Know your voting rights on Election Day

Don’t let anyone keep you from exercising your franchise

nsmithcollogoBy Nathaniel Smith, Columnist, The Times

Democracy depends on public confidence in the results of elections.  In 2000, even though the VP Al Gore accepted the US Supreme Court’s 5 to 4 order to discontinue the recount of Florida votes, many of his followers ever after referred to George W. Bush as the president elected by five Republican justices.

I recall Garrison Keillor joking on Prairie Home Companion during the 2004 campaign: “Is this a great country or what, when even the president of the United States can hope some day to be elected president of the United States?”

Are we headed for worse this year, when one of the two finalists for the job has been suggesting for months that the election is rigged and that he will not accept the election results unless he wins? Or is there a point at which his margin of loss is so high that his supporters will just have to swallow it and move on?

All we can do in Chester County and Pennsylvania is to be sure our election results are clear and incontrovertibleŠ and to hope that everyone in the country does the same.

Chester County voters are fortunate to vote on optical scan machines, which at the end of the day generate total votes for each candidate and also retain the paper ballots for recounting if needed. Even Vladimir Putin can’t hack this system, as each voting machine is self-contained and not connected to the Internet.

As Times editor Mike McGann pointed out in “Things heating up in final days of election season,” Oct 29th, 2016, all registered voters have the right to vote without intimidation or discrimination and a system is in place to deal expeditiously with complaints.

In October the Pennsylvania Department of State issued “Guidance on Voter Intimidation and Discriminatory Conduct,” which deserves to be widely distributed and posted outside polling places.  Our Judges of Elections are ready to recognize and prevent abuses; but let’s make it easier for them by publicizing the rules.

This is a serious matter, not one for election day pranks and irregularities: “Election officials and private citizens are prohibited from conspiring with others to deprive a voter of her right to vote” and the penalty is up to 10 years in prison. The penalty is “only” up to $5,000 fine and up to 2 years in prison for voter intimidation itself without the conspiracy.

Here is the heart of the matter:


o Aggressive behavior inside or outside the polling place.

o Blocking the entrance to the polling place.

o Challenges to voters based on the voter’s lack of eligibility to register to vote.

o Direct confrontation or questioning of voters, or asking voters for documentation when none is required.

o Disrupting voting lines inside or outside of the polling place.

o Disseminating false or misleading election information.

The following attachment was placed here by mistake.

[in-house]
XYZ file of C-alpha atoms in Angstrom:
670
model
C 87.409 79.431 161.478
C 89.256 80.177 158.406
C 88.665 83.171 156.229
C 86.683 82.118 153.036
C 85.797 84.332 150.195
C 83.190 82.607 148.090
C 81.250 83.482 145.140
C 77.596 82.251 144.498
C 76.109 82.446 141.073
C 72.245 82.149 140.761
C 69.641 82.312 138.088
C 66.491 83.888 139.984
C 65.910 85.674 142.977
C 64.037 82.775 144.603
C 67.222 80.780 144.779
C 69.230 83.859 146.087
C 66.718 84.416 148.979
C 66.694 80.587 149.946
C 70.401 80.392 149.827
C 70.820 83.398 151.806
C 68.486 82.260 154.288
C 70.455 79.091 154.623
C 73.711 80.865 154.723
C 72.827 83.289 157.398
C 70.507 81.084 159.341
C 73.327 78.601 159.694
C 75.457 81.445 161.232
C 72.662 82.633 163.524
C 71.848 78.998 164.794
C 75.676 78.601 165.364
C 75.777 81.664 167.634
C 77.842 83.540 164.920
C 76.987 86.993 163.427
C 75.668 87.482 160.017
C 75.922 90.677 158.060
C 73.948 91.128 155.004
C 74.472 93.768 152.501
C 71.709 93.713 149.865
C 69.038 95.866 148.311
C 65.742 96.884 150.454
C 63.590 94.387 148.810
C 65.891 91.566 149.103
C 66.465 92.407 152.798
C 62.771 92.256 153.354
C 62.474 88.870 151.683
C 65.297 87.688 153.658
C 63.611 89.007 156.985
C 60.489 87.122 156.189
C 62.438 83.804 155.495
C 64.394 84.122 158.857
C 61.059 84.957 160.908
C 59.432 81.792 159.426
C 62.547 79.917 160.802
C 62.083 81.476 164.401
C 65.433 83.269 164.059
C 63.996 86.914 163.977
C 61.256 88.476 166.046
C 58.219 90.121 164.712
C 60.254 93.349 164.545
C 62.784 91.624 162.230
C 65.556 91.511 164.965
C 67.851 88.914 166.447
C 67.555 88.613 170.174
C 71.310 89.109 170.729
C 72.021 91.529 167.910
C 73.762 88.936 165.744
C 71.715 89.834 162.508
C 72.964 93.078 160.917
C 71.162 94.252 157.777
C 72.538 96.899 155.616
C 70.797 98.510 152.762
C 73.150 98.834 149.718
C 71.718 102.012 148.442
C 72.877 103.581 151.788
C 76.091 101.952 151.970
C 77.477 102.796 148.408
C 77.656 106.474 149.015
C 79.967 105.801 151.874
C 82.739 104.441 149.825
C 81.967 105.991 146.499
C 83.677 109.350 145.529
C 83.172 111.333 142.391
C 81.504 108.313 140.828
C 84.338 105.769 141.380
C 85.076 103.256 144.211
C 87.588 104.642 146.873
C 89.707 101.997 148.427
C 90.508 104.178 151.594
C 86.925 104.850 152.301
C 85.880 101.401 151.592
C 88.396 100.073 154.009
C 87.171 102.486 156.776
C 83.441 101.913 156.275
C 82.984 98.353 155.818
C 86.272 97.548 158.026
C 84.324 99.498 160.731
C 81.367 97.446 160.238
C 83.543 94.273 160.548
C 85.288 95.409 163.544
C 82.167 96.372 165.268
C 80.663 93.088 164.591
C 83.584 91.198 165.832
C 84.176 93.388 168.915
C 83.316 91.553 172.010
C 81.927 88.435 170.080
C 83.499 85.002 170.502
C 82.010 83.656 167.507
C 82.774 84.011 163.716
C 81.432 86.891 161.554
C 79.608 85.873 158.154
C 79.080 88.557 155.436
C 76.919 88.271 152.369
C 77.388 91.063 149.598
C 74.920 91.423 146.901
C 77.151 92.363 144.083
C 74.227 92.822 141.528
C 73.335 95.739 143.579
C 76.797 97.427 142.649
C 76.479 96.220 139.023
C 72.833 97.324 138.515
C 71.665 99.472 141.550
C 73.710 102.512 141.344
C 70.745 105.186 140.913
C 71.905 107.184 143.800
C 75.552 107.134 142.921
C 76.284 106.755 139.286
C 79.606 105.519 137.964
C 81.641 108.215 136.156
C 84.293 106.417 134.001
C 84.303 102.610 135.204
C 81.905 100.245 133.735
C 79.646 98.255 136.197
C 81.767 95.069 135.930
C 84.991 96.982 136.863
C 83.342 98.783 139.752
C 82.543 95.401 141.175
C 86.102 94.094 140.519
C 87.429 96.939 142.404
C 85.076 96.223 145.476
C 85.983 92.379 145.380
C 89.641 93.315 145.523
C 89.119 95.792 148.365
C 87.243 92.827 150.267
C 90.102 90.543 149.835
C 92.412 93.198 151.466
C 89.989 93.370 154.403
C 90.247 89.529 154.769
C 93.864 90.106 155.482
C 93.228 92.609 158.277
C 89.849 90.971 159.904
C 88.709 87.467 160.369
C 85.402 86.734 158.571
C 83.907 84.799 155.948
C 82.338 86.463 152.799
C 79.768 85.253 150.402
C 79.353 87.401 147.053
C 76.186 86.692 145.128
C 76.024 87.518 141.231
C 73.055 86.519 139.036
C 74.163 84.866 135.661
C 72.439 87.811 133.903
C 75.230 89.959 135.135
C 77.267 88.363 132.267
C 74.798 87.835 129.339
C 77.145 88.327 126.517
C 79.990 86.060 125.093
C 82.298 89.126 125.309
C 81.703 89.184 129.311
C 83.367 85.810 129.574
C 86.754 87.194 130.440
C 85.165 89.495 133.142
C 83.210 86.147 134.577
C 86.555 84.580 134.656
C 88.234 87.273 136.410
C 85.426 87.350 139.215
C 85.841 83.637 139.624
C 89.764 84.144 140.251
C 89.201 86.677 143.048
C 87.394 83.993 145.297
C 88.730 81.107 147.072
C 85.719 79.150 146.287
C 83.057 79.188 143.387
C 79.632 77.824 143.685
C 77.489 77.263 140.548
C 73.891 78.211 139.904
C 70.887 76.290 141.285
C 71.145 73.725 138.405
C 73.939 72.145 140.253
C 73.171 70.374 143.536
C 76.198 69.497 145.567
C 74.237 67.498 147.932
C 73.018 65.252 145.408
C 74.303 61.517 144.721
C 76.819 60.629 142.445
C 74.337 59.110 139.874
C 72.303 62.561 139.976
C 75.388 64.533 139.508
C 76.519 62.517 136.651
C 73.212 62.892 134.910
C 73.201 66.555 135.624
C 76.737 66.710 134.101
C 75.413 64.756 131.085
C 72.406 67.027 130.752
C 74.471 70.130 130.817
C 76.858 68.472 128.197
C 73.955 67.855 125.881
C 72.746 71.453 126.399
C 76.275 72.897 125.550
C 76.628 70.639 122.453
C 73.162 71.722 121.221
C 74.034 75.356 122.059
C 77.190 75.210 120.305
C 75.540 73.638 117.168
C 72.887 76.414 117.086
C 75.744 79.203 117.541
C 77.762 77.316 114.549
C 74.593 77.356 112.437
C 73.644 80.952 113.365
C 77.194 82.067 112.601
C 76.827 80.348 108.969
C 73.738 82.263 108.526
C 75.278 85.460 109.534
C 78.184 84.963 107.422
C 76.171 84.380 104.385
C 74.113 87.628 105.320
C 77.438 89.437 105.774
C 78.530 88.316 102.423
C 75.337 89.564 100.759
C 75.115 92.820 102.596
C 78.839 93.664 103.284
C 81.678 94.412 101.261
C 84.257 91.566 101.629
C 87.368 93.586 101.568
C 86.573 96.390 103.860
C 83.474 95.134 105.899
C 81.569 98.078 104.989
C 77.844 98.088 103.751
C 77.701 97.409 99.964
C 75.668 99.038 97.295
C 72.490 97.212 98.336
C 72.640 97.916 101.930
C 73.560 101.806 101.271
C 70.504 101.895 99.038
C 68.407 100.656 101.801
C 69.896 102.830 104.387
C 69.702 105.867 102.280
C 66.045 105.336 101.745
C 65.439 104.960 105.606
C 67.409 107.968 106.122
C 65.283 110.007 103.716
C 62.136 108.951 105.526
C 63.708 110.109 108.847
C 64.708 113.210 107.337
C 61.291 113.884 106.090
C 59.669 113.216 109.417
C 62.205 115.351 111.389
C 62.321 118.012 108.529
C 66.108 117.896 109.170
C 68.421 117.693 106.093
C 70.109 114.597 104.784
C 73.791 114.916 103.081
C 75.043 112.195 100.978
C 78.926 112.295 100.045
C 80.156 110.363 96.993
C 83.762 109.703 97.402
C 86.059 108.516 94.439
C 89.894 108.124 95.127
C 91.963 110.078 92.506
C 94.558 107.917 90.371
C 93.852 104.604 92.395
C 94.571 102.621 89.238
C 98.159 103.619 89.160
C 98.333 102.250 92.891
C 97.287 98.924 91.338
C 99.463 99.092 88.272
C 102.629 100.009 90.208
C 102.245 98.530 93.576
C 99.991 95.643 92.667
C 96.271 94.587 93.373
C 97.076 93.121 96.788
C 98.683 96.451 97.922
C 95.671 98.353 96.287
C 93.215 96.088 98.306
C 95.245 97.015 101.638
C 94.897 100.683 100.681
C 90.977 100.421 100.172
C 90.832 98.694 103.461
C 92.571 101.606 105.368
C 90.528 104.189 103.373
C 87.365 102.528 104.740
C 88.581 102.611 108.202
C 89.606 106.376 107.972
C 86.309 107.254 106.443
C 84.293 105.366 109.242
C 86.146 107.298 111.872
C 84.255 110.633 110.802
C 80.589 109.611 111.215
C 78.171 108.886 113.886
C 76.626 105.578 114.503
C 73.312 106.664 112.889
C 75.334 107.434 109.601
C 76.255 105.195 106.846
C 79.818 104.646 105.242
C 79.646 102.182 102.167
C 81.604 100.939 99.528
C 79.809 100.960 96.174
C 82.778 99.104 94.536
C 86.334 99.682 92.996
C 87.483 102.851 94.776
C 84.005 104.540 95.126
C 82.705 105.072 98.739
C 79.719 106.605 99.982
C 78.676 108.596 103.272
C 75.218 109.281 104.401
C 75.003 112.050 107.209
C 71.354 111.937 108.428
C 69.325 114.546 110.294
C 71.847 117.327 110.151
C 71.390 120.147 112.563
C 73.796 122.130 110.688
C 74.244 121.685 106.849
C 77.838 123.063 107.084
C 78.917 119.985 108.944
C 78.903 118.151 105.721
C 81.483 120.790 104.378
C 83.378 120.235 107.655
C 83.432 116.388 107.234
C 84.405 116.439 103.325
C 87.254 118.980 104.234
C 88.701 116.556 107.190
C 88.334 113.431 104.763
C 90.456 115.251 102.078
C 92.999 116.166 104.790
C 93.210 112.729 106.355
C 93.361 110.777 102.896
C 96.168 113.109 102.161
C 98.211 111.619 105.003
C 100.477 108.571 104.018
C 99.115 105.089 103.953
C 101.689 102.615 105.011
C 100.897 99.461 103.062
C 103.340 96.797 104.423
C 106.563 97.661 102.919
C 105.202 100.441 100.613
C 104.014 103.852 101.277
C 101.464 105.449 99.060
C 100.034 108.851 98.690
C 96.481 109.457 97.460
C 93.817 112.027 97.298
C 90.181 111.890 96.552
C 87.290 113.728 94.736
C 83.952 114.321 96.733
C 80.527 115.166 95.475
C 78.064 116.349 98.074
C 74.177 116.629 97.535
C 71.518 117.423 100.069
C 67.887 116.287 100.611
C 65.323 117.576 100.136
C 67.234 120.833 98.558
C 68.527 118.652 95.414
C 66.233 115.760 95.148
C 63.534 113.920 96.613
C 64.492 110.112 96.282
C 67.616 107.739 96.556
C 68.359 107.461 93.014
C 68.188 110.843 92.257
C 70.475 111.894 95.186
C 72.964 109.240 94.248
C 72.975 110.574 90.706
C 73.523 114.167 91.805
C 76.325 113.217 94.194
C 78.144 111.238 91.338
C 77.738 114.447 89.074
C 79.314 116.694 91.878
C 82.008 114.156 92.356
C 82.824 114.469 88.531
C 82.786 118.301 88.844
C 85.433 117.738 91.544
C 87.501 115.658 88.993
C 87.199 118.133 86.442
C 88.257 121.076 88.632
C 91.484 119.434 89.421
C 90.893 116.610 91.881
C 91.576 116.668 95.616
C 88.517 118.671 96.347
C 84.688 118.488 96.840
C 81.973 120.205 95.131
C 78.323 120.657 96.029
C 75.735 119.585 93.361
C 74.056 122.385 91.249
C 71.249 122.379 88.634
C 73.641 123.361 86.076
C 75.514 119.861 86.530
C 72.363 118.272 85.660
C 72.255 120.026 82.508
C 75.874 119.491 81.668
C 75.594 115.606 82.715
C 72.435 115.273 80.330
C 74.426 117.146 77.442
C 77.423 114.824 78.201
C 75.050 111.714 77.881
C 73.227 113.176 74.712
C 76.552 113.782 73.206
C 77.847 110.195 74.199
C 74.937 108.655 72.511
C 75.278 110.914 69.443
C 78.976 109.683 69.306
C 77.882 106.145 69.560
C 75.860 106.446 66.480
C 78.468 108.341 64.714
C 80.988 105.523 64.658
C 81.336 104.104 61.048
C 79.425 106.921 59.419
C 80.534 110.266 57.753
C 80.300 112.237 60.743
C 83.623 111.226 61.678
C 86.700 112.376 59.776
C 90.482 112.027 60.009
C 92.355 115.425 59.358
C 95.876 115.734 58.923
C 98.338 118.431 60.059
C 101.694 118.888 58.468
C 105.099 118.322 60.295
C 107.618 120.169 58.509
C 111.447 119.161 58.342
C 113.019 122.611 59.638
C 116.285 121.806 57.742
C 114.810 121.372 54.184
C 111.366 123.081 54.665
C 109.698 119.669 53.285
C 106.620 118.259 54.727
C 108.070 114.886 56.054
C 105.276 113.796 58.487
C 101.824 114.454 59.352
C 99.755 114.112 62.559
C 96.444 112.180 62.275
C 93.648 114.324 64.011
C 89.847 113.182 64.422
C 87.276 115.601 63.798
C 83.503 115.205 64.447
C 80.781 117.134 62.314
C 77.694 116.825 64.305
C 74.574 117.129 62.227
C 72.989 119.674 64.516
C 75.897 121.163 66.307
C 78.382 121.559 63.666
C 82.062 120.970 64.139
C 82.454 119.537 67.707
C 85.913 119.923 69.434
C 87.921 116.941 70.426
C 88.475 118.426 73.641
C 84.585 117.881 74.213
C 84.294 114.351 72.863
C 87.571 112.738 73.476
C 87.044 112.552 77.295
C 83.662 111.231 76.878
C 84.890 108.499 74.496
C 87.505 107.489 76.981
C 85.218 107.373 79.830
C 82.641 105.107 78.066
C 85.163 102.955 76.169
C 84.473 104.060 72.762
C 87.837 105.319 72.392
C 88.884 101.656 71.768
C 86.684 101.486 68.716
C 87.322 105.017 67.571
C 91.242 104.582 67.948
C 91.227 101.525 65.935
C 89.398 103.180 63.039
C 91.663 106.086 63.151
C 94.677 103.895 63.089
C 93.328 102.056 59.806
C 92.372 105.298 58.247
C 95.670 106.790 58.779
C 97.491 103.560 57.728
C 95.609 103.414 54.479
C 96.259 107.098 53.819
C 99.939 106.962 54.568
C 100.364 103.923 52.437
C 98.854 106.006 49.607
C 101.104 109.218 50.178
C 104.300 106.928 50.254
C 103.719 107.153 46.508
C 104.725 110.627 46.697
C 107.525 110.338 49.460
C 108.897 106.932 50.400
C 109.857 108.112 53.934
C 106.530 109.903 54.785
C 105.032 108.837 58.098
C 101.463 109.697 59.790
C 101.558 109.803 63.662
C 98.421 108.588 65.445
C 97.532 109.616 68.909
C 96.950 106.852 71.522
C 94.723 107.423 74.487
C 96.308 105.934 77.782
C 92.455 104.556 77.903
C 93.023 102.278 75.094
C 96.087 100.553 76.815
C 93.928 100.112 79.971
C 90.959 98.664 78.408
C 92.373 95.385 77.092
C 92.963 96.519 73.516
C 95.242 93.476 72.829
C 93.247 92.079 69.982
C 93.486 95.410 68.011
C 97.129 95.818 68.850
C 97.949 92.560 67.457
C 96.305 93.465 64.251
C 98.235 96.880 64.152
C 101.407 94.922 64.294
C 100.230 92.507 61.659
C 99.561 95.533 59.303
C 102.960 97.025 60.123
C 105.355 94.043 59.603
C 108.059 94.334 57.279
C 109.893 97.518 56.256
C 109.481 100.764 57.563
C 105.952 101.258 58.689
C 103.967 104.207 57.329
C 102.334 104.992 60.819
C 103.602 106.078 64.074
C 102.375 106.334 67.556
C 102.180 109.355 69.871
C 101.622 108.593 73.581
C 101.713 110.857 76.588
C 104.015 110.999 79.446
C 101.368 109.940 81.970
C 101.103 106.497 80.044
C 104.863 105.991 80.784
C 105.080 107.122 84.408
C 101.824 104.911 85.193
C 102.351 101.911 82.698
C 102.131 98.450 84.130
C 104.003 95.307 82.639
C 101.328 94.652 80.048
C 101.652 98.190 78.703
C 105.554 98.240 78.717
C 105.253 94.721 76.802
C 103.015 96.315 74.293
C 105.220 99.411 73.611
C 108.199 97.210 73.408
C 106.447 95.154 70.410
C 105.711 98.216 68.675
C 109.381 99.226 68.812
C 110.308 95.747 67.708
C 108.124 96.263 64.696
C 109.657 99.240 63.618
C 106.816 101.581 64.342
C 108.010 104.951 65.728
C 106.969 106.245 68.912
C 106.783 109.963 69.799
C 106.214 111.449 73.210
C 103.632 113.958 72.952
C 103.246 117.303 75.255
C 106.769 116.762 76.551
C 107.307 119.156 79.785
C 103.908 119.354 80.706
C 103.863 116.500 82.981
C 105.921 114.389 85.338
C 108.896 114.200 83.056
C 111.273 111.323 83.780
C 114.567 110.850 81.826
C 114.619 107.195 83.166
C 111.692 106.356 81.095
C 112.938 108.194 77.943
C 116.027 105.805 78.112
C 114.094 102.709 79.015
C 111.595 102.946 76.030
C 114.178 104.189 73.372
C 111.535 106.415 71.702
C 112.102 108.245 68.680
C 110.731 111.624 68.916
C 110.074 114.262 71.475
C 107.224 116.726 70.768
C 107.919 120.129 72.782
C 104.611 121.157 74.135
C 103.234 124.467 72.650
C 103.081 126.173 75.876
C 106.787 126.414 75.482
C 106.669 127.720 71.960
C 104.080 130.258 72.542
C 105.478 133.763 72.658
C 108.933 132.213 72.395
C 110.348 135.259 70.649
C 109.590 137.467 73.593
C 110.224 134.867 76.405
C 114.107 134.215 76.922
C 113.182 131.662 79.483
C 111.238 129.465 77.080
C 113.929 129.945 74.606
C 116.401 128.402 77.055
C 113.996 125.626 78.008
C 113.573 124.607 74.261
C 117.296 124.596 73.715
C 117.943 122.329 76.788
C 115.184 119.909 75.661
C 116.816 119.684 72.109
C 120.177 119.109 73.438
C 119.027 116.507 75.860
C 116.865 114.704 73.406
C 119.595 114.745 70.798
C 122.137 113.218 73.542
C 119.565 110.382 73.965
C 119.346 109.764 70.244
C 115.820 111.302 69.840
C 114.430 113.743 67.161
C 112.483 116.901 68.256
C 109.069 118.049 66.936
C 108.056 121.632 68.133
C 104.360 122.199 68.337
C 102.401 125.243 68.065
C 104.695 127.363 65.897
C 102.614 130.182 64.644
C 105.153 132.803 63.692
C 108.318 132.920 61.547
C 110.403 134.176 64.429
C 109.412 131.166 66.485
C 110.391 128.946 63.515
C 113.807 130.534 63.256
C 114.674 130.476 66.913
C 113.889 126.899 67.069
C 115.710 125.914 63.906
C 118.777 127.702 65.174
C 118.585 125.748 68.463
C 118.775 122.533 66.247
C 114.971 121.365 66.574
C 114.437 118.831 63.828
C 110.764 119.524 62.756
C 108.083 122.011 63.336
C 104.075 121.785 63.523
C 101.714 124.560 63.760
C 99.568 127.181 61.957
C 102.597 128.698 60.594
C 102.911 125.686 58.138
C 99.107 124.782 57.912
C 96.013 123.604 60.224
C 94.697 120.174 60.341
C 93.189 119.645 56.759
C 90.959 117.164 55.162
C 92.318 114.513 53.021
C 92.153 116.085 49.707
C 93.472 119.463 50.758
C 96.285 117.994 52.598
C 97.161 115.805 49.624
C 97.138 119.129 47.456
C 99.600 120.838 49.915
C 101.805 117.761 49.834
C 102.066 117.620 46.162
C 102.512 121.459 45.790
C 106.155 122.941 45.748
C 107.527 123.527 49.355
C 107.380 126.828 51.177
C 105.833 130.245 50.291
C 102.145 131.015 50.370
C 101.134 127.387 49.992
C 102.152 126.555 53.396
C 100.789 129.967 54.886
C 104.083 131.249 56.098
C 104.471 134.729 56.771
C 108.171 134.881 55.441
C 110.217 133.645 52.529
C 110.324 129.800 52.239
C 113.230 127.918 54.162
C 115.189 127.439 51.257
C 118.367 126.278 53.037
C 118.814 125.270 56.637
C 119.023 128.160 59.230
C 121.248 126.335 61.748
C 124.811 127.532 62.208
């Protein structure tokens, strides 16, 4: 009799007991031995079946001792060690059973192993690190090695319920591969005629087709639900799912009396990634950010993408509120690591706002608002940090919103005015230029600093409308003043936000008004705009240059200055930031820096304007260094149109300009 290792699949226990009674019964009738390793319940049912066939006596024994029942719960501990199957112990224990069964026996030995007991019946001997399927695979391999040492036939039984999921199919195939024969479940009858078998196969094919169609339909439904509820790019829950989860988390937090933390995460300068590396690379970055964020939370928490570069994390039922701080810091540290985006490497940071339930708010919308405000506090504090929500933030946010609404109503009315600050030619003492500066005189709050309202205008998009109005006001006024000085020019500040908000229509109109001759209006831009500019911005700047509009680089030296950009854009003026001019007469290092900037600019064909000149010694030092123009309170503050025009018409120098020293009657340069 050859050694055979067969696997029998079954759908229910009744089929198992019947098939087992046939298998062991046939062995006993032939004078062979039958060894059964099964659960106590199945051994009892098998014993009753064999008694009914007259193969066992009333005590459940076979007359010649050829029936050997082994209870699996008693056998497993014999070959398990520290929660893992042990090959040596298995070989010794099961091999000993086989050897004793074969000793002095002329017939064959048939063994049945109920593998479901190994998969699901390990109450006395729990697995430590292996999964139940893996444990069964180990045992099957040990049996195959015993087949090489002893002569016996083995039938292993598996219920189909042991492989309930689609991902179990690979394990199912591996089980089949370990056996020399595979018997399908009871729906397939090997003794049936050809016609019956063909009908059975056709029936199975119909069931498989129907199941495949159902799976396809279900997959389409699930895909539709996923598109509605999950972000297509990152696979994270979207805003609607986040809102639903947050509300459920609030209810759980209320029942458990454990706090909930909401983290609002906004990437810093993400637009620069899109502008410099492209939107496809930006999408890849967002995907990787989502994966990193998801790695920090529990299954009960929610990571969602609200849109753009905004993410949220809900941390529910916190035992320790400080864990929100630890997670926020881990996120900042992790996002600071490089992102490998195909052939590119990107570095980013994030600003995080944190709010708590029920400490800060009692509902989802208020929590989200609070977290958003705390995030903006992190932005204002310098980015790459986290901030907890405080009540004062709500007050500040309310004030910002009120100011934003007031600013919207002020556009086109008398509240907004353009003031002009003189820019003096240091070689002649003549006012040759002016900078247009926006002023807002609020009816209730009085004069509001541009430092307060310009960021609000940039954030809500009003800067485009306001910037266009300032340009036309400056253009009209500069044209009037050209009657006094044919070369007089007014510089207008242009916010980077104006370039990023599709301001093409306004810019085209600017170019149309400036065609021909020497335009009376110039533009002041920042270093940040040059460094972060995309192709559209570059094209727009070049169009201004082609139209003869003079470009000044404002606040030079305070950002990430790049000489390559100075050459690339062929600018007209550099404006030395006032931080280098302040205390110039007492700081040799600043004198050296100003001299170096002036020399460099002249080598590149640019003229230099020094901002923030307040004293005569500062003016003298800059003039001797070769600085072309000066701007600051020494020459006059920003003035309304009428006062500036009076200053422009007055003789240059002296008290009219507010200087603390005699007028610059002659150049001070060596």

o Election workers treating voters differently in any way based on race or other protected characteristics.

o Ostentatious showing of weapons.

o Photographing or videotaping voters to intimidate them.

o Poll watchers confronting, hovering or directly speaking to voters.

o Posting signs inside the polling place of penalties for “voter fraud” voting or support for a candidate.

o Routine and frivolous challenges to voters by election workers and private citizens that are made without a stated good faith basis.

o Using raised voices, insulting offensive or threatening language, or making taunting chants inside the polling place.

o Vandalism of polling places.

o Verbal or physical confrontation of voters by persons dressed in official-looking uniforms.

o Violence or using the threat of violence to interfere with a person’s right to vote.

Some of those offenses pertain to outside the polling place and some to inside.  Let’s just focus on the pollwatchers, who obtain certificates that allow them to observe the voting process on behalf of their party or candidates. Their chief function is to note down who votes so that toward the end of the day their organization can chase after supporters who have not yet voted.

Pollwatchers can also challenge voters’ right to vote, for only two valid reasons: identity and residency. Despite all the national talk about “voter impersonation,” I have not heard of any local voter allegedly claiming to be someone else. 

Challenges that someone does not live where they claim are rare. These cases are usually resolved by voters who have moved being allowed to vote “one last time” or, in the case of absentee landlords or other business owners, in the precinct where they actually live.

As stated in the list above, an allegation that a voter should not be registered to vote is not relevant on election day.

Challenges also must be made on “a stated good faith basis.” It will quickly become evident if a pollwatcher is challenging voters on the basis of factors like race, gender, or party affiliation.  Why would anyone want to do that? To intimidate voters of “the other” party, to slow down voting lines, and ultimately to slant the legitimate process of the election in a given precinct or municipality.

I suggest that all concerned voters and pollwatchers print out the state’s list above for reference at the polls. Let’s do all we can for election results that can’t be challenged or cast into doubt!

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